Sometimes, words can’t do justice to a situation.
For instance, saying that a recent ceremony in Cambria involved “giving each of 10 veterans a quilt, a hug and some applause” would be such an understatement, it would be like labeling Shakespeare as only a sonnet writer. Both would miss the mark by a country mile and a wheelbarrow full of irony.
The Aug. 7 Quilt of Valor presentations to the vets followed a traditional format in an event filled with emotion, memories and two-way gratitude ... for the more than a thousand hours of quilting the seamstresses donated to commemorate the hundreds of thousands of hours those men spent defending our country.
The honorees are veterans of various wars, conflicts, special assignments and peace-keeping missions, and nearly all of them are members of American Legion Post No. 432, which hosted the event. The vets served stateside and overseas in such hotspots as Okinawa, Korea, Vietnam and Guam.
Between them, the 10 vets and the son of the late Frank Buttress, who represented his father at the event, gave 32 years of active service to the country from World War II in 1944 through 1967, plus one man’s additional 34 years of Army Reserve service extending to 1985.
The honorees, in alphabetical order, are:
• Jay Burbank, U.S. Air Force airman 1st class, hydraulic mechanic on B52 bombers
• The late Frank Buttress, WWII Army Air Corps mechanic (represented by his son, U.S. Air Force vet Steve Buttress)
• Alan Doctor, U.S. Army in Korea, then Army Reserve for 34 years
• John Ehlers, Air Force captain, Strategic Air Command
• Terry Farrell, sergeant, Marine Corps infantry
• Jerry McKinnon, Navy/Coast Guard, fire support, machine mate 3rd class in Korea
• Mel McColloch, Army Airborne on Dark Operation special assignment in North Korea
• Chuck McMillen, master seaman/quartermaster, peacekeeping in the Navy
• Roland Soucie, Navy, electronic technician 2nd class
• Richard Tanner, WWII Merchant Marine radio officer overseas, including in the Okinawa invasion.
Those esteemed veterans are more than military men. They’re also Cambrians of note, including several Citizens of the Year and leaders of area nonprofits and service clubs such as the Legion, Cambria Historical Society, Cambria Chamber of Commerce, Piedras Blancas Light Station, Friends of the Cambria Library and more.
Some of the men are retired. Some are disabled. Some are still very active, thank you. Some either own or have owned local businesses. Many have known each other well for years and decades.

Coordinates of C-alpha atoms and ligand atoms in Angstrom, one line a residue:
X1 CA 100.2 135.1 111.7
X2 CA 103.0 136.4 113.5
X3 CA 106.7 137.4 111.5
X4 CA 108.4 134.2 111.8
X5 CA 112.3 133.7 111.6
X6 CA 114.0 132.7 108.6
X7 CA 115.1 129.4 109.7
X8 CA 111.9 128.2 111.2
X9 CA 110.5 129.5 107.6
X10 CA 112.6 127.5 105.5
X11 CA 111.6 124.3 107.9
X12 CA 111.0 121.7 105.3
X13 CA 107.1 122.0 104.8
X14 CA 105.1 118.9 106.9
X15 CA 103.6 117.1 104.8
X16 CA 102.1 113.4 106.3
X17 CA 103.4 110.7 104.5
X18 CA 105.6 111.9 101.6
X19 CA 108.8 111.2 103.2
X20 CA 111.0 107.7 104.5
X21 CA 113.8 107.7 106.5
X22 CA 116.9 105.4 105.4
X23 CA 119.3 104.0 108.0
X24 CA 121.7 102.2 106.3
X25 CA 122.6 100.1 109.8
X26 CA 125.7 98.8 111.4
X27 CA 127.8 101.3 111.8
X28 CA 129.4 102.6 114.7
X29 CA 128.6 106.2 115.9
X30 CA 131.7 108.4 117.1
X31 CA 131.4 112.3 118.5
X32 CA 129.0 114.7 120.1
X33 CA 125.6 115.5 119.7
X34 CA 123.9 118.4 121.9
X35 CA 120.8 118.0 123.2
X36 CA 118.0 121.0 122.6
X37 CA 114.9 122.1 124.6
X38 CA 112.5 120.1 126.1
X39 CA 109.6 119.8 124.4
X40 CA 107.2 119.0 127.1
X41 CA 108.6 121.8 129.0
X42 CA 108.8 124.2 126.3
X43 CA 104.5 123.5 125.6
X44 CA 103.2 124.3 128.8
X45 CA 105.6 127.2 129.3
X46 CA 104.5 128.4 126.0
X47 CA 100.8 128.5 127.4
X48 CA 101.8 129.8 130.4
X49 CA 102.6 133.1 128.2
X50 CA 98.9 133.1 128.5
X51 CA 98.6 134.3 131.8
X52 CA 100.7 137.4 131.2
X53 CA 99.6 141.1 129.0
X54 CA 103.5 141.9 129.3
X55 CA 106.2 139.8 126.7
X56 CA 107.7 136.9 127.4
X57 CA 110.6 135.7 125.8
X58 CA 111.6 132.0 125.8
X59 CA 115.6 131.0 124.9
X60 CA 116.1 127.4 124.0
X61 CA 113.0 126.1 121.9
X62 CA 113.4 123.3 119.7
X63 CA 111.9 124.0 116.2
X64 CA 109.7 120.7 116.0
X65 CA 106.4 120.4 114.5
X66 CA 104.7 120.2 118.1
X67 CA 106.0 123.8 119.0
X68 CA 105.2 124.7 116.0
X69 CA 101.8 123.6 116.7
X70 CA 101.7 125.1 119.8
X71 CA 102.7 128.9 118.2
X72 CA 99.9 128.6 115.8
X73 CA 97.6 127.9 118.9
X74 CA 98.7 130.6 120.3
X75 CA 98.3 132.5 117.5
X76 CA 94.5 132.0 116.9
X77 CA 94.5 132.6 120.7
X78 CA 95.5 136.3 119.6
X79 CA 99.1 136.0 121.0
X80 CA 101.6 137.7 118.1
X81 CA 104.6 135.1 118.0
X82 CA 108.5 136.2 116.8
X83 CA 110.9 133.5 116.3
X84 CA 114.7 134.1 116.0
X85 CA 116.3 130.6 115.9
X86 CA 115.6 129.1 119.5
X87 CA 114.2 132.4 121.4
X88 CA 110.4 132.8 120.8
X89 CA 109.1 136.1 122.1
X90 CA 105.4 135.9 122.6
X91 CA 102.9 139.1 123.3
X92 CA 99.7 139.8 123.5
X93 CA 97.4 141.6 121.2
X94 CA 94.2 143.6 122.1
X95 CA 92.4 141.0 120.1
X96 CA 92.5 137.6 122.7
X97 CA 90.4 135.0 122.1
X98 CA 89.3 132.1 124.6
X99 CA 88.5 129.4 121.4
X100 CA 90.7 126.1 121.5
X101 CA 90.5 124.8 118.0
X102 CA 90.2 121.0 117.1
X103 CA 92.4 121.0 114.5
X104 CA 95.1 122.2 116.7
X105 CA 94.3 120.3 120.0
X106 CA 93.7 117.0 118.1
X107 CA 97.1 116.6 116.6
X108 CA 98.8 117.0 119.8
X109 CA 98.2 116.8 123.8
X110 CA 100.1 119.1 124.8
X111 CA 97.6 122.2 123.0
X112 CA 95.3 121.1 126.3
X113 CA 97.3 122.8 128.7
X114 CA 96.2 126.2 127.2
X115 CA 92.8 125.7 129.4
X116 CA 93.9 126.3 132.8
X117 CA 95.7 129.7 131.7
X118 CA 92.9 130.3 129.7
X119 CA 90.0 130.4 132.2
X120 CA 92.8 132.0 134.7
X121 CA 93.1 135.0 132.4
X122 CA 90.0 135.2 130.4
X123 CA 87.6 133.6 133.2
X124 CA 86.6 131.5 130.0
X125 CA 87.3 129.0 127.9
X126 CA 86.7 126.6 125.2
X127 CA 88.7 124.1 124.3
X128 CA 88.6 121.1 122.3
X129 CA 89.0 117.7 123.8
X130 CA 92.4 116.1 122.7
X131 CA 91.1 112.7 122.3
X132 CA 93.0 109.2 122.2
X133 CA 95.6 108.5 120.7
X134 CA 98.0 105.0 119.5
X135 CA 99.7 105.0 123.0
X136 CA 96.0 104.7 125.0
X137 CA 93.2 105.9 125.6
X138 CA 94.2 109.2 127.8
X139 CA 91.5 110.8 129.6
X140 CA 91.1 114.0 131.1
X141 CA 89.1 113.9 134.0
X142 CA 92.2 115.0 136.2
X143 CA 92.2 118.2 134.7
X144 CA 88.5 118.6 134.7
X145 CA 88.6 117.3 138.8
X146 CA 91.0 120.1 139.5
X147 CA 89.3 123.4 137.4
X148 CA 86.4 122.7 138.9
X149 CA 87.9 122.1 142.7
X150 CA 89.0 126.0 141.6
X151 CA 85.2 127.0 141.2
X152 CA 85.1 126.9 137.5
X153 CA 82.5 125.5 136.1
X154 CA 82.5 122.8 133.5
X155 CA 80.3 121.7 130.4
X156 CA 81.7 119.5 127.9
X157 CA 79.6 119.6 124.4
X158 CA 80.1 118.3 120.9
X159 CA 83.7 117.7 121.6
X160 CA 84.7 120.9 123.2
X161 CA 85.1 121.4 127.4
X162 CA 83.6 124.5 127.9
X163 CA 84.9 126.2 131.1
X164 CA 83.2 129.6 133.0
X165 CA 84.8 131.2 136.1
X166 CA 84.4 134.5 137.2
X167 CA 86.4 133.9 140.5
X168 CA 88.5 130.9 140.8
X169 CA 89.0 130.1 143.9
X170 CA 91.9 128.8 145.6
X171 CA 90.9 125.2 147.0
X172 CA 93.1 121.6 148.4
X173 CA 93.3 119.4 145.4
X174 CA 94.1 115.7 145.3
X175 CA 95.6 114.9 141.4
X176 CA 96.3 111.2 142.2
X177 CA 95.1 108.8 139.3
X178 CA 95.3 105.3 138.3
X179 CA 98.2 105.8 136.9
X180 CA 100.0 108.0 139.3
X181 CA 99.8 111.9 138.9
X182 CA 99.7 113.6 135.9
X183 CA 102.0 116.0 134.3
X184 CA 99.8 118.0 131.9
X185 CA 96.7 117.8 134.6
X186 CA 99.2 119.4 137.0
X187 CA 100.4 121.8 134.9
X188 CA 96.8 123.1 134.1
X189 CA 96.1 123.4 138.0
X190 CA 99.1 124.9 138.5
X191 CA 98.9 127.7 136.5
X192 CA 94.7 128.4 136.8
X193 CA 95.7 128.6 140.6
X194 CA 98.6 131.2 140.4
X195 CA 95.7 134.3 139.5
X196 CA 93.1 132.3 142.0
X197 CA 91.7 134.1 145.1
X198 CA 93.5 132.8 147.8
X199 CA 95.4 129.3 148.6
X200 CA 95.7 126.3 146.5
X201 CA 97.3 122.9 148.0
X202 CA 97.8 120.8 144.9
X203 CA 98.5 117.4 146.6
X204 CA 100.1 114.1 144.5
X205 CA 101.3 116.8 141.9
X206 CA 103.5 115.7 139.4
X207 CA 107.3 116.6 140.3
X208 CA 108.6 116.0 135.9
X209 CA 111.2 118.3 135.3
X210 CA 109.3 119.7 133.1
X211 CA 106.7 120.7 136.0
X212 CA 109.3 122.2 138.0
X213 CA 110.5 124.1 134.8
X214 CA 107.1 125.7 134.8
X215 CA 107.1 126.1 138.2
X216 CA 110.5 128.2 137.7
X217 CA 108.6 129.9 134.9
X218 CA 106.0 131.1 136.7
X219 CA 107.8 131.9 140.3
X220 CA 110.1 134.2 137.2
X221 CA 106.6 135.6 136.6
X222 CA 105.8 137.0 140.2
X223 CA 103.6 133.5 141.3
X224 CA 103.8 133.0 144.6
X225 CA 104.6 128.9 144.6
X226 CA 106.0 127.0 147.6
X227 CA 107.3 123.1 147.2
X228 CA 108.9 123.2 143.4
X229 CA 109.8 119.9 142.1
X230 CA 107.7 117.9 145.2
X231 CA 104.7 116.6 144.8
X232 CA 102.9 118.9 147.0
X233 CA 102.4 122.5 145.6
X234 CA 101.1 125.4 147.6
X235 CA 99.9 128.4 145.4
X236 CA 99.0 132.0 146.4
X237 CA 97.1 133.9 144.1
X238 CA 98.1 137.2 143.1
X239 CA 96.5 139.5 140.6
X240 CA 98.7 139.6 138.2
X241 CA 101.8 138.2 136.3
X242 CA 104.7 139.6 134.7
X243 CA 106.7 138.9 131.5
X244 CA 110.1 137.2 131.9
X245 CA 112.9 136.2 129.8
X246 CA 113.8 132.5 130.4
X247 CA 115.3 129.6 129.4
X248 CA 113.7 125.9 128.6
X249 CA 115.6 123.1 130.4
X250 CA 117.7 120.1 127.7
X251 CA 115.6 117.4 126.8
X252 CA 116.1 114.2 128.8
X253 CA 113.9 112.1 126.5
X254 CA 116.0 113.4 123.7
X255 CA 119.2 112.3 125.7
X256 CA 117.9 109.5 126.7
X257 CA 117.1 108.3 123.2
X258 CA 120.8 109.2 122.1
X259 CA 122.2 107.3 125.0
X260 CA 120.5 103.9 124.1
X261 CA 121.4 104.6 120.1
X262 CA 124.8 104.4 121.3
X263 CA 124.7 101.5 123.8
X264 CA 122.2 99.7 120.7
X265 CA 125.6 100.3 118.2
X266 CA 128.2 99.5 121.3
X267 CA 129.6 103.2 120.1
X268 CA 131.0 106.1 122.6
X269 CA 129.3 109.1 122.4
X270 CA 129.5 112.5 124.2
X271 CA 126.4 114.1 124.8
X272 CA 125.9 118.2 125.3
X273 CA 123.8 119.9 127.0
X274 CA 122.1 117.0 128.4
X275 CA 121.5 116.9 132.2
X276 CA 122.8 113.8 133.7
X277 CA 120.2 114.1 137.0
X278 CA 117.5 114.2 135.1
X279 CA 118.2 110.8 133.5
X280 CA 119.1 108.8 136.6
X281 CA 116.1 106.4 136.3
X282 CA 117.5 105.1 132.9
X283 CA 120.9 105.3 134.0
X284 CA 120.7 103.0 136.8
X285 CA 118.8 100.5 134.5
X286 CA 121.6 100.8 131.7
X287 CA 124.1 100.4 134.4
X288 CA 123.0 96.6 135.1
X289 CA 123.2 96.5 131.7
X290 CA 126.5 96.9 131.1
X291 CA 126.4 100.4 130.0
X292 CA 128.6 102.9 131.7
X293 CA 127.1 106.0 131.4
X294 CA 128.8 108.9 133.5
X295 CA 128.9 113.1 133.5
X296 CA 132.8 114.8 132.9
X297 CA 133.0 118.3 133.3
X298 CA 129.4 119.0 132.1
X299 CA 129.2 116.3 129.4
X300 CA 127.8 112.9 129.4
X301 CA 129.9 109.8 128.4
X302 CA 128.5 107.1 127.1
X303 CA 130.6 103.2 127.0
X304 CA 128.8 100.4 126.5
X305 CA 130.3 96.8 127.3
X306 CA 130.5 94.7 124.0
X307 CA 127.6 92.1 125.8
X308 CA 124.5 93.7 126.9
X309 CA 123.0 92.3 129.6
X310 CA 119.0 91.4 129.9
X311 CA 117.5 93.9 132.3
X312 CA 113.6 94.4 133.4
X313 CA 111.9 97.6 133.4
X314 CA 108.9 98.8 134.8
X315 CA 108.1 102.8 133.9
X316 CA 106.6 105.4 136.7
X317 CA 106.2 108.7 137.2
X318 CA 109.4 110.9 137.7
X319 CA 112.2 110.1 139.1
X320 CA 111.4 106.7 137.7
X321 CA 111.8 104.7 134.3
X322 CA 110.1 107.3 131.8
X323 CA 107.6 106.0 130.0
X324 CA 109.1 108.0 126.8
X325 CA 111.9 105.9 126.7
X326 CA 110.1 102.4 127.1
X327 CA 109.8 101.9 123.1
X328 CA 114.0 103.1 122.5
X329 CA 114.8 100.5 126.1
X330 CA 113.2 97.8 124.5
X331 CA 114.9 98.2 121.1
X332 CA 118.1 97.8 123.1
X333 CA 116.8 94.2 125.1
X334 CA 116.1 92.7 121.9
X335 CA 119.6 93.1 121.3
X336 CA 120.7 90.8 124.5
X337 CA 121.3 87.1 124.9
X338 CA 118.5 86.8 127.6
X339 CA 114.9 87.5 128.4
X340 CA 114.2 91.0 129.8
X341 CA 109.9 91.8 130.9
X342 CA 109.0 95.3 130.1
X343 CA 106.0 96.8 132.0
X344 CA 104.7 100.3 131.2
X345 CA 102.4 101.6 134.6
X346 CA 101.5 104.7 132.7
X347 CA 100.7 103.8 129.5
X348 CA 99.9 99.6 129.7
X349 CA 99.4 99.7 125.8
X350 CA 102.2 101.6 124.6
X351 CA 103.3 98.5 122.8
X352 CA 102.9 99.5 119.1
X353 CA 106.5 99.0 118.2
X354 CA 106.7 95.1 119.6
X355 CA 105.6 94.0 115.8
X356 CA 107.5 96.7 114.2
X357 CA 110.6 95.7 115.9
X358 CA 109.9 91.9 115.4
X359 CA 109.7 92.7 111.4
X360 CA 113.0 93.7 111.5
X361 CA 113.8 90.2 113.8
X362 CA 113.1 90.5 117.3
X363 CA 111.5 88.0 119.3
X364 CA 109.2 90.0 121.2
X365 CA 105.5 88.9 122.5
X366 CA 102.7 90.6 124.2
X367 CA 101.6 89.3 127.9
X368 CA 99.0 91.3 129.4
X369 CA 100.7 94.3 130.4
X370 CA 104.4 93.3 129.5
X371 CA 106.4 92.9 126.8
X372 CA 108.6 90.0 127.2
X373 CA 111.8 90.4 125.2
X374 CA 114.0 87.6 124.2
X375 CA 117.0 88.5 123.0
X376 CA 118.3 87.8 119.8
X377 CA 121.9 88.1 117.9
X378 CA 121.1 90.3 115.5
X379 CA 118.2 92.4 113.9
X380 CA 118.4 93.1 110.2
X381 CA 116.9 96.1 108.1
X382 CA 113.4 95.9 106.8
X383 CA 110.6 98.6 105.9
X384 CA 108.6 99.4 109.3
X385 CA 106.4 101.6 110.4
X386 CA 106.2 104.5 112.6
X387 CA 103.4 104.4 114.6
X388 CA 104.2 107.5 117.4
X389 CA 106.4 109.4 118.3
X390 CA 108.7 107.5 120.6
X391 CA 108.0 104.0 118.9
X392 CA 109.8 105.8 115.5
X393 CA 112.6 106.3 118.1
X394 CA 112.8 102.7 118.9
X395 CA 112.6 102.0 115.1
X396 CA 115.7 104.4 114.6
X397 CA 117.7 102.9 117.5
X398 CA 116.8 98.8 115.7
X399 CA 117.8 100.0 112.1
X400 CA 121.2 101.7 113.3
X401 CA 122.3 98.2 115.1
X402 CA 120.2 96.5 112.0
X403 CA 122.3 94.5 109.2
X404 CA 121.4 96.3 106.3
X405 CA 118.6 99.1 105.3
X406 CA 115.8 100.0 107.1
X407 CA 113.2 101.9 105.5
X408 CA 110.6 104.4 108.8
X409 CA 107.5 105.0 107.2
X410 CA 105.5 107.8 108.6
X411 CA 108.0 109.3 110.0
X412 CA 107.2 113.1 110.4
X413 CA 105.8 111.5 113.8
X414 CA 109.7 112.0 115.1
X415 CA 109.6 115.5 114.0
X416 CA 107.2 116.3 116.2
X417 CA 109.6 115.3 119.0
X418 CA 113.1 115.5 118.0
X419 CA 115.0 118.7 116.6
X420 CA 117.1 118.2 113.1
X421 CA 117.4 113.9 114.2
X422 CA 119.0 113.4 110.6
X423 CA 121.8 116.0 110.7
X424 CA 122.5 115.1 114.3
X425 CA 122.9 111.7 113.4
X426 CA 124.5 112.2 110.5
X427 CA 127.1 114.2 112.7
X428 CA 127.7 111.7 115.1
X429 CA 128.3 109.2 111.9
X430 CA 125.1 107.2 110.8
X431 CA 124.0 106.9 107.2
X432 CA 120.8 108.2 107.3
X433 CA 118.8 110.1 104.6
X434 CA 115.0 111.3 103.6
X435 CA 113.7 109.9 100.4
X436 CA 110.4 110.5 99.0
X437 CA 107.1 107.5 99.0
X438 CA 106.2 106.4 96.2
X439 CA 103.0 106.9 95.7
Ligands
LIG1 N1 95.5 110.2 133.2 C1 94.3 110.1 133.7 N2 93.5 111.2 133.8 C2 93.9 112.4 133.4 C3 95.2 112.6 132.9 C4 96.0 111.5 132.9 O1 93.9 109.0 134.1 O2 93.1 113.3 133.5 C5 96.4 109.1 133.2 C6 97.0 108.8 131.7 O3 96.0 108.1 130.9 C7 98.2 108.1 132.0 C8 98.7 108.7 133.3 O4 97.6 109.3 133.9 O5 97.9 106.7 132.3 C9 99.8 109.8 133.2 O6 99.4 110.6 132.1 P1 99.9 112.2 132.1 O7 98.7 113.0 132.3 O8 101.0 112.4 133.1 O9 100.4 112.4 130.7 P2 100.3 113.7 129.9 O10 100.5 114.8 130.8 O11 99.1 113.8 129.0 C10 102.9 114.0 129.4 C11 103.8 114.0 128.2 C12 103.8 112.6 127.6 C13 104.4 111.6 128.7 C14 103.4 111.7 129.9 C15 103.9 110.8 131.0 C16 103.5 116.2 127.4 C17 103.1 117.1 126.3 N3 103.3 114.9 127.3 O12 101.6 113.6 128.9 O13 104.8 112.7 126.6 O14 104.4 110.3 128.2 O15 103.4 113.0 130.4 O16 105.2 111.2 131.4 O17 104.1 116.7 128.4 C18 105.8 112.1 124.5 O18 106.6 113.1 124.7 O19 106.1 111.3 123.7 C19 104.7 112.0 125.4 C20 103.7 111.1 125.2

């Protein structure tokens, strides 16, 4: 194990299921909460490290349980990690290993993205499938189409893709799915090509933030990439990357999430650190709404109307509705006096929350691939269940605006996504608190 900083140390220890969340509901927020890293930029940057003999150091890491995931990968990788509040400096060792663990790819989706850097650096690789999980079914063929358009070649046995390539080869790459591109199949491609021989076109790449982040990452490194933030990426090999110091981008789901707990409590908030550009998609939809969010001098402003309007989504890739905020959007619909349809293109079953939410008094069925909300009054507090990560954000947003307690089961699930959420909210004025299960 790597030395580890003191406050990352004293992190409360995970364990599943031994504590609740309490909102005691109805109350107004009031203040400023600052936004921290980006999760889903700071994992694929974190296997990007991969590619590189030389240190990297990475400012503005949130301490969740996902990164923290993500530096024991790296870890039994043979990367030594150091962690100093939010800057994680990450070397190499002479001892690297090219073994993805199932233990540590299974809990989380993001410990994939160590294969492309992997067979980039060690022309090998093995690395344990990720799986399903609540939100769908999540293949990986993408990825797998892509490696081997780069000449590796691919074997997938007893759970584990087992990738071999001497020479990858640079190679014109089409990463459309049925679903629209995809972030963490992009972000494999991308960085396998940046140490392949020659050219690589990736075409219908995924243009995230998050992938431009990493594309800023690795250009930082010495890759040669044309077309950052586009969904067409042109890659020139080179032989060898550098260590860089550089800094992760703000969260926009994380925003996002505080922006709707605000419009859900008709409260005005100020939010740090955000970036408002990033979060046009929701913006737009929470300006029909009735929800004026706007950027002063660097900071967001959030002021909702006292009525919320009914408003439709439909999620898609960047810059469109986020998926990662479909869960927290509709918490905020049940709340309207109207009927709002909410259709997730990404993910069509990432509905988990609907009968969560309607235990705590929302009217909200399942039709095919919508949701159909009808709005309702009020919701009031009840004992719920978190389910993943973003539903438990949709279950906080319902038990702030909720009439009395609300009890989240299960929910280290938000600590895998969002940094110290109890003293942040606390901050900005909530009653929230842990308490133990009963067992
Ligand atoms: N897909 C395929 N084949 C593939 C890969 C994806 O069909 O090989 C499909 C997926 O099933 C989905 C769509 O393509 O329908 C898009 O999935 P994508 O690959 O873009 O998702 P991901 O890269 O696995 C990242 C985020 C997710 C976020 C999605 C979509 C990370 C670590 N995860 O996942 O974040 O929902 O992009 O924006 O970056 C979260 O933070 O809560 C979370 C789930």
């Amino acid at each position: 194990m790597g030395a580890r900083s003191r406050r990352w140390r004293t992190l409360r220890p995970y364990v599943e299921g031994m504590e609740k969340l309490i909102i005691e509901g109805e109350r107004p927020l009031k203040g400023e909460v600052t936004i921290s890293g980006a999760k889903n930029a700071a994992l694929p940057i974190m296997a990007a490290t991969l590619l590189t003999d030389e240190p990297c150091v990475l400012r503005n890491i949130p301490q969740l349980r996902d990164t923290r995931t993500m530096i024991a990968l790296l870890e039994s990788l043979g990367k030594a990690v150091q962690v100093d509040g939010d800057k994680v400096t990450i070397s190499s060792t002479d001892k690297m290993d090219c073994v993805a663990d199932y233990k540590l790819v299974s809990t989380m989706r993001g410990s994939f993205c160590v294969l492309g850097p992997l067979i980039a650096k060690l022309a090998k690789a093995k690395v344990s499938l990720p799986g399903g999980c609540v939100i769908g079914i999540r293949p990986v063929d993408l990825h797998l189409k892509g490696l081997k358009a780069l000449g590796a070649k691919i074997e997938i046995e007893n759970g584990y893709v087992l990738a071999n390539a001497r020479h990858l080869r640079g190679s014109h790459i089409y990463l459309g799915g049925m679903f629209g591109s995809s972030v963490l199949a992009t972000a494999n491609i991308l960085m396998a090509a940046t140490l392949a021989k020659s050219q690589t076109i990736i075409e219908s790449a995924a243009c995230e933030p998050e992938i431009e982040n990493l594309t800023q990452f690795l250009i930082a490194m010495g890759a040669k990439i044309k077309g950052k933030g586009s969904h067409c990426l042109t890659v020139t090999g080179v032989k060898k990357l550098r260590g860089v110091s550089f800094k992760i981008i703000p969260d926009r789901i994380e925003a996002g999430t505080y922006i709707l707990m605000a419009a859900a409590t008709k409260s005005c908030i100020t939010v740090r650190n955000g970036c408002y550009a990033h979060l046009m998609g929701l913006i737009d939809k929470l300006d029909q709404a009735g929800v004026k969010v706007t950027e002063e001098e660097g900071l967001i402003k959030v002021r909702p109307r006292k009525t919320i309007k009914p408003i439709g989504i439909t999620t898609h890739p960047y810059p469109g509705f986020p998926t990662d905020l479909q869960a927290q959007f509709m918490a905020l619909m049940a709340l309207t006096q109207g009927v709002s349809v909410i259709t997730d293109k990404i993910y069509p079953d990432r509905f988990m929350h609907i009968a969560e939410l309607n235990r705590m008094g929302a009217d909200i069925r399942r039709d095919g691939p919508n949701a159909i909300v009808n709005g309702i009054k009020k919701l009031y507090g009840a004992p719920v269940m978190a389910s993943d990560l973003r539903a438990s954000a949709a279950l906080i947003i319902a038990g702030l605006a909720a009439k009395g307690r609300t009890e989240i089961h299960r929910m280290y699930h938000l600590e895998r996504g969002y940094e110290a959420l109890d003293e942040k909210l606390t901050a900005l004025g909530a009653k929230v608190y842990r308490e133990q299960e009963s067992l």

All the humble vets seemed slightly dumbstruck to have been singled out and honored. “We just did what had to be done,” one of them said later.
And then there were the quilts that were the event’s cornerstone.
Each was an amazingly detailed, individualized work of art created stitch by stitch with love and appreciation by women who donate their time, skill and artistry to honor the vets in a remarkably meaningful and comforting way.
The Quilts of Valor Project group that began in Delaware in 2003 blossomed to become a nationwide, grassroots effort that has since awarded more than 230,000 quilts. The Gold Coast Quilt Guild’s Quilts of Valor Project, which launched in 2011, has distributed more than 260 quilts to veterans, according to chairwoman Mary Ann Carnegie of Cayucos.
Gold Coast encompasses quilters in Cambria, San Simeon, Cayucos, Morro Bay and Los Osos. Each Quilt of Valor is a team effort, according to professional “Curly Girl” quilter Kerry Hubbard of Cambria, who worked on most of the coverlets given out that night. Debbie Johnson of Cambria made Tanner’s quilt, and Leeri Deedon of Morro Bay made the award-winning quilt for her friend Burbank.
So why do they do it?
Although the seamstresses are loathe to put dollar signs and timecards on their creations, Carnegie acknowledged that each of the donated quilts probably took about 100 hours to create (not counting the joy time spent shopping for fabric and debating about designs) and would cost at least $200 to $500 to duplicate.
However, as Legion Cmdr. Phil Kispersky quipped at the end of the ceremony, he’s certain that most quilt society meetings begin with a 12-step-like greeting: “Hello. My name is ____, and I’m a quilter.”
Carnegie acknowledged with a rueful laugh that the art is indeed a creative addiction.
But, as she described at the ceremony, equally addicting is dedicating their time and skill to “a form of national service that we can do from our homes and then distribute to say to the veterans ‘thank you. You are not nor never will be forgotten.’ We believe that as we sew, love, care and gratitude flow from our hearts through our hands into the quilts we make.”
Ah, yes. I guess some words can suffice.
Side note: Quilt recipient Richard Tanner is my husband.